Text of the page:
I’m also very happy to announce presentation “Advanced mobile web applications” on 20th October by my colleague from Soprex, and personal JavaScript super hero, Aleksandar Mirilović.





by vukoje
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TechEd 2011 recommended sessions
Sunday, June 12, 2011 9:18 PM

Thanks to Sorpex I had a great pleasure to visit this year TechEd held in Atlanta. I got a chance to attend many interesting talks and also meet the people from Microsoft that build the tools I have been using for years. In the focus of the conference were the Cloud, Windows Phone and Application Lifecycle Management.


Here are the most interesting sessions available online that I recommend



by vukoje
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Sinergija10 presentation material
Friday, November 19, 2010 11:10 PM

Hi everyone,

As I promised last night, here are the materials from my two presentations at Sinergija10:

  1. Unit Testing solid fundamentals [download] [view online]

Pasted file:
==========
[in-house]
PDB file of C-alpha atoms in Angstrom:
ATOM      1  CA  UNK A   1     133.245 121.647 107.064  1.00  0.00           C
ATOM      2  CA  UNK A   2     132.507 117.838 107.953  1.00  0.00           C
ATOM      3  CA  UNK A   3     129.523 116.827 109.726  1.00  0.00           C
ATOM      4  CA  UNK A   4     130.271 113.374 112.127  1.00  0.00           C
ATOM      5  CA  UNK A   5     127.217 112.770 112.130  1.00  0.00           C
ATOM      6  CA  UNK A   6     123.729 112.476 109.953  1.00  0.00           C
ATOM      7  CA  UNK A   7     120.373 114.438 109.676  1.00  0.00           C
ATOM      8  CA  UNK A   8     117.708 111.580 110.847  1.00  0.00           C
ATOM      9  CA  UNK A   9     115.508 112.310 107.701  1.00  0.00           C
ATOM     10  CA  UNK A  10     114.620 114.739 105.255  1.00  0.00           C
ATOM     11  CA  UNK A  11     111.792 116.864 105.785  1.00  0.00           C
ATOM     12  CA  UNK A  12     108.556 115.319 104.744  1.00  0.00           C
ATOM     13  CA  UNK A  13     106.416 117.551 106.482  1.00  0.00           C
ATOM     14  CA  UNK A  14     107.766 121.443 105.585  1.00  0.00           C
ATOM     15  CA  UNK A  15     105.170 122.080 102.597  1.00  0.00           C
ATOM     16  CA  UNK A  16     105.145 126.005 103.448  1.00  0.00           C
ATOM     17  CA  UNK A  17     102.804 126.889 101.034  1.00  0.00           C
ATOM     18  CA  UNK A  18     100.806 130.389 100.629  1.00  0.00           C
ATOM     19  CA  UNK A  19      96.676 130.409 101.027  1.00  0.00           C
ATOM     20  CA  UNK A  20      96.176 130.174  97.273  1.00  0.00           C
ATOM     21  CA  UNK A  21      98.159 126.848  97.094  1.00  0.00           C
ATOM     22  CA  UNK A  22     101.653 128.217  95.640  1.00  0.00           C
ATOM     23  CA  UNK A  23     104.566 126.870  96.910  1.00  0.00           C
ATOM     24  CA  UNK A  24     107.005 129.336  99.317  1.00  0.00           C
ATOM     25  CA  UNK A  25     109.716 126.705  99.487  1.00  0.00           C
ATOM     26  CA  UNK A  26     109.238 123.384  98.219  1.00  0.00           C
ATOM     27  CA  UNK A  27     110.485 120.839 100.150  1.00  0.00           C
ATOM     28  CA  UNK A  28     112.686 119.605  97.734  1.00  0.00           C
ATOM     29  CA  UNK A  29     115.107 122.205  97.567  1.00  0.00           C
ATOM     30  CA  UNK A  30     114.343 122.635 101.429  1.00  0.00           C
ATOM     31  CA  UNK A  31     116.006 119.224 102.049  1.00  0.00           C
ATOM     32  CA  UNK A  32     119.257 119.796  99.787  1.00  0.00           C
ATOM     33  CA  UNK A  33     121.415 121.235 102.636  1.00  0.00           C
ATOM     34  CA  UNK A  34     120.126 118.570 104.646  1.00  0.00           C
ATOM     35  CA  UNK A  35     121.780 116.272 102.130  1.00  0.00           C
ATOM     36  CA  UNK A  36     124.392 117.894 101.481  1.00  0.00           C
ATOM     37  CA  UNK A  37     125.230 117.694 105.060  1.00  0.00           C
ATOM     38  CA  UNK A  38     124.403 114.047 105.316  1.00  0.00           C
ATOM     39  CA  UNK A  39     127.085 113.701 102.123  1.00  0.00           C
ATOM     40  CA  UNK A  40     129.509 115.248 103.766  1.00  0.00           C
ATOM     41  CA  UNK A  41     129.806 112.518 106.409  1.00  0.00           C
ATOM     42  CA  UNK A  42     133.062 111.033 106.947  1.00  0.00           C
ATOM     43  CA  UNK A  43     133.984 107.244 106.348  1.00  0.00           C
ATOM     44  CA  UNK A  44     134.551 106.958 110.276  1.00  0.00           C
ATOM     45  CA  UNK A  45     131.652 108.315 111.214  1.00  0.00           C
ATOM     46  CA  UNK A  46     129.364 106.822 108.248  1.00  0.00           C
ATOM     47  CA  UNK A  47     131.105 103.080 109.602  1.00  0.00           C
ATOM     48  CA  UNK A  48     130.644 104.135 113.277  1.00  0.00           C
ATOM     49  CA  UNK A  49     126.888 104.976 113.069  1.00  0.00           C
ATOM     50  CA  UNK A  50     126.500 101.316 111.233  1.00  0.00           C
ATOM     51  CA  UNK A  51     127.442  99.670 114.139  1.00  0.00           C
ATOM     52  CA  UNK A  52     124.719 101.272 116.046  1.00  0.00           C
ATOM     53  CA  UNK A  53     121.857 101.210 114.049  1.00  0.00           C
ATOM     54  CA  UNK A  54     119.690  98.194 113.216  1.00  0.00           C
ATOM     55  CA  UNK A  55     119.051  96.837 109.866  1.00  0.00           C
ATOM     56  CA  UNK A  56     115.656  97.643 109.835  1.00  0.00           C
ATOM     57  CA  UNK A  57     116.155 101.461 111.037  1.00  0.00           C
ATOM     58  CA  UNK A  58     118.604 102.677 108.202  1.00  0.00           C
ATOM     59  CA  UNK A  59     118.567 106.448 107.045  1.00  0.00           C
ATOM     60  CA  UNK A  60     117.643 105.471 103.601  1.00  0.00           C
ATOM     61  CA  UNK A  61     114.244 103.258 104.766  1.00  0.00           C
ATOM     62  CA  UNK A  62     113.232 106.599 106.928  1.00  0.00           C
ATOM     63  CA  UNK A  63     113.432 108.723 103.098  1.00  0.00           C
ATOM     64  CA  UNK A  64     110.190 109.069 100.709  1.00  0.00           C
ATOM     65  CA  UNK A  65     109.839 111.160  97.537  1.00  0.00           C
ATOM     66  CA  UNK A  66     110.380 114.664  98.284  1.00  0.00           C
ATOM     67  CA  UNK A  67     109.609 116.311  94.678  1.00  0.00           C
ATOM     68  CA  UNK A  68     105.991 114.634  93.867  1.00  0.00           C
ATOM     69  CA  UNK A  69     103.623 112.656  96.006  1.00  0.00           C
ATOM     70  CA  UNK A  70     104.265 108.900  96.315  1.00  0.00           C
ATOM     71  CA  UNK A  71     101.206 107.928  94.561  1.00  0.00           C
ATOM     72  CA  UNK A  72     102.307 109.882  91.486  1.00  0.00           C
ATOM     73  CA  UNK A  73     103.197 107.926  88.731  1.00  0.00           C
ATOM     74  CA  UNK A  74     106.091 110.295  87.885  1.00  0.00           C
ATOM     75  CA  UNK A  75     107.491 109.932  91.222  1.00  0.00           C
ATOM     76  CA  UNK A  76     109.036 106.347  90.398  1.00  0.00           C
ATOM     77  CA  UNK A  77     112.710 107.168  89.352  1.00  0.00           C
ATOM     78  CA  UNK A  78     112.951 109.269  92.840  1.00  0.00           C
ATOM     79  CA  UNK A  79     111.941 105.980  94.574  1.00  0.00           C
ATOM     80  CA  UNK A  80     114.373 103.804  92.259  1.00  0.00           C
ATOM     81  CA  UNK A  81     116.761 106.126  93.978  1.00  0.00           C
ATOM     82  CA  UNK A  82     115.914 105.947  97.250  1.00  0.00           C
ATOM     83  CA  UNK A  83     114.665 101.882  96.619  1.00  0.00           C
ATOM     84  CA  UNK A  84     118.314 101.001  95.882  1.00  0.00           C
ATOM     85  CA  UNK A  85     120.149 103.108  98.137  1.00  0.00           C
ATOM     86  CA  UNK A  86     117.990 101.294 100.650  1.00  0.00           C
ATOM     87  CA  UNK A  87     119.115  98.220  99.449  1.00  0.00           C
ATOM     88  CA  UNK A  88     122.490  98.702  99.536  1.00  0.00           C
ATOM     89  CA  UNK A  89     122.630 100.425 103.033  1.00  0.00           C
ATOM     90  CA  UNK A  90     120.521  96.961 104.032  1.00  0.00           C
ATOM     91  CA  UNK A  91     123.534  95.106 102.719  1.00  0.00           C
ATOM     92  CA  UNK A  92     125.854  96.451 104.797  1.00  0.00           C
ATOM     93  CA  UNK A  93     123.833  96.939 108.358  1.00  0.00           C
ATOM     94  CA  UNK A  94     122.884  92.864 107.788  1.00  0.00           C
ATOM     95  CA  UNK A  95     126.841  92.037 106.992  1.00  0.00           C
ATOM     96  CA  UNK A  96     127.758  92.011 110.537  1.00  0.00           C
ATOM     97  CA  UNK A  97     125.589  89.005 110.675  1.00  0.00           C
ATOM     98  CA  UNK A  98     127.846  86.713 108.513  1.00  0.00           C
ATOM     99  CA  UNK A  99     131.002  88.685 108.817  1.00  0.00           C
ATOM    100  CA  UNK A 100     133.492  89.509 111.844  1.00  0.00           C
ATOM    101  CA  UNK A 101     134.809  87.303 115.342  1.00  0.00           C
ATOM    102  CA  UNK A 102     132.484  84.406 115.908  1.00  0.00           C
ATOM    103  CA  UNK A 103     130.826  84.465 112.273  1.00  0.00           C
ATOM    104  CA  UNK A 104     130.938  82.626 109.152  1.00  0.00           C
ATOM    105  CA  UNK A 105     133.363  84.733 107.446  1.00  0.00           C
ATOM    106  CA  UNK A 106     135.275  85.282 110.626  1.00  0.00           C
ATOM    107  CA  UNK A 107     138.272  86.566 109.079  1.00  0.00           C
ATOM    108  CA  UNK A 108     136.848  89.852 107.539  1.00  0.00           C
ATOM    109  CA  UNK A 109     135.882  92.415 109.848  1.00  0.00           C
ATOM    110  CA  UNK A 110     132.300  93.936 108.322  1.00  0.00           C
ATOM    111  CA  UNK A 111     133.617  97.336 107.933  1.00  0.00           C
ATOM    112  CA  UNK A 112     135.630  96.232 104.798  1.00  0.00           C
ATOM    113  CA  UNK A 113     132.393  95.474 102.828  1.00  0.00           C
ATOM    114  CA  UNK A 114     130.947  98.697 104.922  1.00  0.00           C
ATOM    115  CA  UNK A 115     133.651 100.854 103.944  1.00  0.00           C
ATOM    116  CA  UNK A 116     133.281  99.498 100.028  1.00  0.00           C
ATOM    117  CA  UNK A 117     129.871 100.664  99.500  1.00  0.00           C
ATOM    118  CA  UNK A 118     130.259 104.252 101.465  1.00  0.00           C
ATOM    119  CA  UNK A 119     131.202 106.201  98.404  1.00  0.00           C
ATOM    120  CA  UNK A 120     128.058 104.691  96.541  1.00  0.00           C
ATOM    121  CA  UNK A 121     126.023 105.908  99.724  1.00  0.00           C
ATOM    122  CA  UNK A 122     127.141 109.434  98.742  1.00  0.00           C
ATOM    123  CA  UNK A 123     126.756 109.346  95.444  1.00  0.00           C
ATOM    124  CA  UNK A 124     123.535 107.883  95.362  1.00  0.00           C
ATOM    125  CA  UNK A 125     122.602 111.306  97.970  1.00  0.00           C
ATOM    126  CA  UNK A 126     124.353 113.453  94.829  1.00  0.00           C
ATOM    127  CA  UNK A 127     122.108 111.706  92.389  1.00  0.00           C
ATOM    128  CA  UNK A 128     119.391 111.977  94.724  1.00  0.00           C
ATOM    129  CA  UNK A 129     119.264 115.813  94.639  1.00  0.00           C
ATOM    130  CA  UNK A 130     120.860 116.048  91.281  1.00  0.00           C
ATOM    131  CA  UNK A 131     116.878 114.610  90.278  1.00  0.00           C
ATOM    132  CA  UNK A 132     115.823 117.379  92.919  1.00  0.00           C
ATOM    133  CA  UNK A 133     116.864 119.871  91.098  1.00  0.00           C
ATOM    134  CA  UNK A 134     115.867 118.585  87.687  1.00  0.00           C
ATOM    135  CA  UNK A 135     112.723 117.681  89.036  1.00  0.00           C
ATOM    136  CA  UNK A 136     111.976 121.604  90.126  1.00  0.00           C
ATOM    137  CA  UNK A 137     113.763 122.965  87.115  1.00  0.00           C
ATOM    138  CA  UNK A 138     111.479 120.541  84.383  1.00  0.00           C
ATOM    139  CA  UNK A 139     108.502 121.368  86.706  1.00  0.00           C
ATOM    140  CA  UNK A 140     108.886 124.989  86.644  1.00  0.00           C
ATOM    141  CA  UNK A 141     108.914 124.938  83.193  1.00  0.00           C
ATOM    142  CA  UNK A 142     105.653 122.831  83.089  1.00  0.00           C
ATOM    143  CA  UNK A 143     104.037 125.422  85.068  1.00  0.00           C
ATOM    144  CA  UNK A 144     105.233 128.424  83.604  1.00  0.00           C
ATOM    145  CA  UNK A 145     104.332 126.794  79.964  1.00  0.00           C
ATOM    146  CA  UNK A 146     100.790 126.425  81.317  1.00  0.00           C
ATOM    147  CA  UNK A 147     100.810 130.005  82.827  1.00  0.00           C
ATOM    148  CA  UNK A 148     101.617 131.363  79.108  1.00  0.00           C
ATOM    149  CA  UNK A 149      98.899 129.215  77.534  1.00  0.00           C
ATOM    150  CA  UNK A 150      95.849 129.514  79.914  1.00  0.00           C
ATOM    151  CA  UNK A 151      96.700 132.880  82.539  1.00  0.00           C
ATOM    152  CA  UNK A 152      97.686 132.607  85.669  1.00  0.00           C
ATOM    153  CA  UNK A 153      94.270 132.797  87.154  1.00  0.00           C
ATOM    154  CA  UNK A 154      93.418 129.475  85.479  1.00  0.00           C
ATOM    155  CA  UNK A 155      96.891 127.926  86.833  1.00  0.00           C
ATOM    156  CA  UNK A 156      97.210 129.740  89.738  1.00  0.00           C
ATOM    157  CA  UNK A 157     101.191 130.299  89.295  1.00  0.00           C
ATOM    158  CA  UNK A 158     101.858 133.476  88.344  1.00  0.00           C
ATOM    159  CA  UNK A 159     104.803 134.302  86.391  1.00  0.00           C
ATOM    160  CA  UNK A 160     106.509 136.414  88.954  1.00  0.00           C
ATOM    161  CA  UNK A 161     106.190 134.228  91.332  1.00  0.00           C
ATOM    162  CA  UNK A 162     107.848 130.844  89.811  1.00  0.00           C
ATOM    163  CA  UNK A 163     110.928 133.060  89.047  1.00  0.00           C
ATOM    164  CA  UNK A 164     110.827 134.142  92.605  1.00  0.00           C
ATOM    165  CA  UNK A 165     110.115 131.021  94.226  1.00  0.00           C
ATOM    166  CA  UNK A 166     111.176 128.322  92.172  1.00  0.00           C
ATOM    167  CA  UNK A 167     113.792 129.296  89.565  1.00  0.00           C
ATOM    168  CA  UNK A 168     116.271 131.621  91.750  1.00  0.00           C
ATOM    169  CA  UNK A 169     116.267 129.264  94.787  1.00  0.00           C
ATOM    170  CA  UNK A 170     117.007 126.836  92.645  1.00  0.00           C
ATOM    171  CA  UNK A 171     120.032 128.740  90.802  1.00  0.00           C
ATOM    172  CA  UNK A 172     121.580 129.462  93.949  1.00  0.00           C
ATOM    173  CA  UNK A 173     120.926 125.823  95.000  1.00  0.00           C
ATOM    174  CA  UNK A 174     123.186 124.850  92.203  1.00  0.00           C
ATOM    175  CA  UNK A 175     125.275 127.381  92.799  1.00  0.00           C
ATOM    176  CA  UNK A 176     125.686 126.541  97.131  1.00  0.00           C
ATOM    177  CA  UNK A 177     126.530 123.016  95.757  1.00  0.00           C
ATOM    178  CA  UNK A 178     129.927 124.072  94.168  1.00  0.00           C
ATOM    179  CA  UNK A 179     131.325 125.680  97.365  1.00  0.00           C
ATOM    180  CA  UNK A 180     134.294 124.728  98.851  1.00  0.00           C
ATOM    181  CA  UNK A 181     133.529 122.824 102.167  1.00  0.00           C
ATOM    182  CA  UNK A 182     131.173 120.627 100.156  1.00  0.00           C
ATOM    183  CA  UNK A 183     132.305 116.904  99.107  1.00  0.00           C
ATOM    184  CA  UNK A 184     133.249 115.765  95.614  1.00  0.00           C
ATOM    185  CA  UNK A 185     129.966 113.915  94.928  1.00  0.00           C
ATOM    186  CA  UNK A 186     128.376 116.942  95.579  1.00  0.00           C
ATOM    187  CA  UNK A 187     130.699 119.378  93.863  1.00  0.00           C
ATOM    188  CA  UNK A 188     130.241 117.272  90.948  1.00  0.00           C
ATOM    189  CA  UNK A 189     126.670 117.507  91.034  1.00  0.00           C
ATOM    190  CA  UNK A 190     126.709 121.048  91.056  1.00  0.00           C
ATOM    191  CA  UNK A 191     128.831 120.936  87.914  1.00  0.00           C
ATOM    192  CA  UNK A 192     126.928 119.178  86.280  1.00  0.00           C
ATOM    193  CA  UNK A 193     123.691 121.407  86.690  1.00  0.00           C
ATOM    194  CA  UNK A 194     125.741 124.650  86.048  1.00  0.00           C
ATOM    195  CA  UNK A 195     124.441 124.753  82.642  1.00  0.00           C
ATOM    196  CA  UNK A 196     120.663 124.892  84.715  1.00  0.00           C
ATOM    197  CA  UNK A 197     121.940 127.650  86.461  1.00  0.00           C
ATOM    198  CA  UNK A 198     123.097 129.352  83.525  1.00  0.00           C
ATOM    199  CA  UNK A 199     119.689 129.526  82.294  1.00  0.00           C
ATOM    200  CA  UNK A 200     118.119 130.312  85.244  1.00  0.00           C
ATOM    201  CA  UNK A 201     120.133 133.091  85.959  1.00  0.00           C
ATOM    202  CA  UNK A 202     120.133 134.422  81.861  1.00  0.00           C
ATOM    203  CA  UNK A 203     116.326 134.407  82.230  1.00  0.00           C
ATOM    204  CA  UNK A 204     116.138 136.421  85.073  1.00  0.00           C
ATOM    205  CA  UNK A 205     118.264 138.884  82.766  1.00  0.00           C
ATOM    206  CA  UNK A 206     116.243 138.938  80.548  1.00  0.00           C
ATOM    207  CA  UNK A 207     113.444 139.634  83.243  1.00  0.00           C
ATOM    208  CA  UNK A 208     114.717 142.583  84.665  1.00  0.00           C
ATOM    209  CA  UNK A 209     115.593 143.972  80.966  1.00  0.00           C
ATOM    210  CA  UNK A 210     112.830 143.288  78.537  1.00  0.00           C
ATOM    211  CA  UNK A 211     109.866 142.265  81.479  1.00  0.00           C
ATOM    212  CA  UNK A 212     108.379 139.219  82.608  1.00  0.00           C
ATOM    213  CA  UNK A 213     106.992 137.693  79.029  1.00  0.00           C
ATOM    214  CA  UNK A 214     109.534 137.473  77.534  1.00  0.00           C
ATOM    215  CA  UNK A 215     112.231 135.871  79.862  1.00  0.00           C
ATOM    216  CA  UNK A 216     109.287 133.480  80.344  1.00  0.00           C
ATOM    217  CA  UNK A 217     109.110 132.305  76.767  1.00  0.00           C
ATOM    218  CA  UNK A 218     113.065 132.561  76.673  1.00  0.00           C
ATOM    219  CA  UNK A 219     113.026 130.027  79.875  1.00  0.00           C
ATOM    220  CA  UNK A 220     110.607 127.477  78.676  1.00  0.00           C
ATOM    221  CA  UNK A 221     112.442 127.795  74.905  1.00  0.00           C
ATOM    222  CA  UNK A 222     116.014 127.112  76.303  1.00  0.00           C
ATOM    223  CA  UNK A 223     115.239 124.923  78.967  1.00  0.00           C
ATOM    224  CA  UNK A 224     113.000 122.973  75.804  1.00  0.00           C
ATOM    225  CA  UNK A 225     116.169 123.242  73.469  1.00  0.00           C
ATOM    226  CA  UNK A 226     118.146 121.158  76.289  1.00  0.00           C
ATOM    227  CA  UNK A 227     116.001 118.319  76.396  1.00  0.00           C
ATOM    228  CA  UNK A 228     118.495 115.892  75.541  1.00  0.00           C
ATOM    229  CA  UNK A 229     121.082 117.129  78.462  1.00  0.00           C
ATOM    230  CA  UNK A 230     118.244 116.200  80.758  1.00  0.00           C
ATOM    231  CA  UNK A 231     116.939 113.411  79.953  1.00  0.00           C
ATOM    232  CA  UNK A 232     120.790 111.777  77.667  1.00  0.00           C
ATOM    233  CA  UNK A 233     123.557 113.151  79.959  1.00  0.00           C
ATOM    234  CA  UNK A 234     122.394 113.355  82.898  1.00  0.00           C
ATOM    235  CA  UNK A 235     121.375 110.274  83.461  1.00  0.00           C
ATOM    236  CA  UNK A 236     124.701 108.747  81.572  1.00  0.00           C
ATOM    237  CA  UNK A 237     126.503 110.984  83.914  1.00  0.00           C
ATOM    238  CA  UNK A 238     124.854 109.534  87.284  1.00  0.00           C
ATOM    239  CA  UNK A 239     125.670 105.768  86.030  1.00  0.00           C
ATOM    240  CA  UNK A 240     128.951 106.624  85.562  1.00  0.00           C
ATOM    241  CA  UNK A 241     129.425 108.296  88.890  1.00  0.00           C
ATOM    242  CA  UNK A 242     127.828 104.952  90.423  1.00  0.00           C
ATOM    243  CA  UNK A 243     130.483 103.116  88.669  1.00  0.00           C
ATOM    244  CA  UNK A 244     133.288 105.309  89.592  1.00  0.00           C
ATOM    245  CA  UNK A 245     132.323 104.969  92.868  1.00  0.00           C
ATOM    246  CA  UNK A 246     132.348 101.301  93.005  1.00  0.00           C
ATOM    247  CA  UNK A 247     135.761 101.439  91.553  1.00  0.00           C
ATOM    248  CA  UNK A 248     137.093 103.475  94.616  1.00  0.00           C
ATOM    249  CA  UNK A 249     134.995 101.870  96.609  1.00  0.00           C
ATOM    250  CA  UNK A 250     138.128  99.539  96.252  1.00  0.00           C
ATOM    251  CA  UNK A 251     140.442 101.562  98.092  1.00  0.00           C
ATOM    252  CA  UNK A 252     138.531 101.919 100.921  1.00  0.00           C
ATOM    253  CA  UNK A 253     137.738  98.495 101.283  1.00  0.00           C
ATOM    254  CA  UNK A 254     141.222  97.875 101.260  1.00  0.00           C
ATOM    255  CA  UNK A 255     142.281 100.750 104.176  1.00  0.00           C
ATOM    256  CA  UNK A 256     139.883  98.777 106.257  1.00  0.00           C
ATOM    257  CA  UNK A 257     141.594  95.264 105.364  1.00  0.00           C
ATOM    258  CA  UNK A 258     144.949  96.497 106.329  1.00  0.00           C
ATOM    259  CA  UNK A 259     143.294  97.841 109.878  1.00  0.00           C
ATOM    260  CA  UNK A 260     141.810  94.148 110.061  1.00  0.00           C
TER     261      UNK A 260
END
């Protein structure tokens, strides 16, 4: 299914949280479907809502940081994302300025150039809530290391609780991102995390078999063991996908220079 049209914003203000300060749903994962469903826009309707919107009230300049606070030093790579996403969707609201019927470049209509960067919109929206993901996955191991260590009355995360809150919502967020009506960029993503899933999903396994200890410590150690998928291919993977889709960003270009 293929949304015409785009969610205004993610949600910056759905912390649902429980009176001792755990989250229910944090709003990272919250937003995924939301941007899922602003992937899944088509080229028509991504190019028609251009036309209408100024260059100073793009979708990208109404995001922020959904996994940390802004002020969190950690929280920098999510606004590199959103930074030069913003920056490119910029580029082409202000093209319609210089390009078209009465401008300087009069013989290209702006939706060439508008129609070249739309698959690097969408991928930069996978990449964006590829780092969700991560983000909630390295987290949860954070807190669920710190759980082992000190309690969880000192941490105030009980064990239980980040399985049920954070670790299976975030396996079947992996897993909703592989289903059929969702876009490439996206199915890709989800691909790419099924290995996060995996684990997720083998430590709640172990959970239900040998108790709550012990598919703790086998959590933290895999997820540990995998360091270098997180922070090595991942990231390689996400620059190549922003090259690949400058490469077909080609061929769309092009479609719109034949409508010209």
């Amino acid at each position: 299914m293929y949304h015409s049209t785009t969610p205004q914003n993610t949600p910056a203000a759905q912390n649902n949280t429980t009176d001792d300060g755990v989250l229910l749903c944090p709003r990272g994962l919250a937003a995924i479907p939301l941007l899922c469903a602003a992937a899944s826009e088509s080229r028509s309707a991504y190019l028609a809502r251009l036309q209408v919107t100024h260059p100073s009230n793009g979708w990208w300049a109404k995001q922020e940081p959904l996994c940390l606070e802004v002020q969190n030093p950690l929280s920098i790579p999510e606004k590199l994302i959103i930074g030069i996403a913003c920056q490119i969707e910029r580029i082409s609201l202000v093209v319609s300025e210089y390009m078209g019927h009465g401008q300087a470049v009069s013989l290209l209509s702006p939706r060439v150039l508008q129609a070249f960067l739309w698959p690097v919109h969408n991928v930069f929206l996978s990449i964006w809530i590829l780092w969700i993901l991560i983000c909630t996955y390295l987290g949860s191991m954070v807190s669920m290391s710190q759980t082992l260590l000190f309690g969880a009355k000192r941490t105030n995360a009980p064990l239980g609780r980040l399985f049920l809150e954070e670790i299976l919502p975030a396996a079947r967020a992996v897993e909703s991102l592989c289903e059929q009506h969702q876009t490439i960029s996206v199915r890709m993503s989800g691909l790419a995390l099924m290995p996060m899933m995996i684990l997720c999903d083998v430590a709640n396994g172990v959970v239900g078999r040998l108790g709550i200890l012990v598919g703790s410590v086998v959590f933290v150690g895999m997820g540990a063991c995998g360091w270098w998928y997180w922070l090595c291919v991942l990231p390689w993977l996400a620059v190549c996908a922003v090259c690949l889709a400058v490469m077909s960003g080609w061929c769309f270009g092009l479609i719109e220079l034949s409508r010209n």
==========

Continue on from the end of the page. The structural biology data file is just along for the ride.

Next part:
2. Advanced Unit Testing - real life examples and mistakes [download] [view online]
  3. Code samples [download]

I hope that in few days I will also have video recordings of these two sessions.




by vukoje
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Sinergija10 Announcement
Sunday, November 14, 2010 12:37 AM


As some of you might already know I will be speaking at Sinergija10, Microsoft conference held 16-19 November 2010 in Belgrade, Serbia.

Last year I held two presentations regarding Code Refactoring, Coding Standard and Code Review. This year my presentations will be about Unit Testing (both on Thursday 18.11.2010):

  1. Unit Testing solid fundamentals

  • Why testing?

  • How to start?

  • What (not) to test?

  • Unit Testing phases

  • Test Driven Development (TDD)

  • Mocks / Stubs

  • Dependency Injection / Dependency Lookup

  1. Advanced Unit Testing – real life examples and mistakes

  • Goals of test automation

  • Principles of Test Automation

  • Visual Studio Testing tips

  • Real life examples

  • Dangers of UT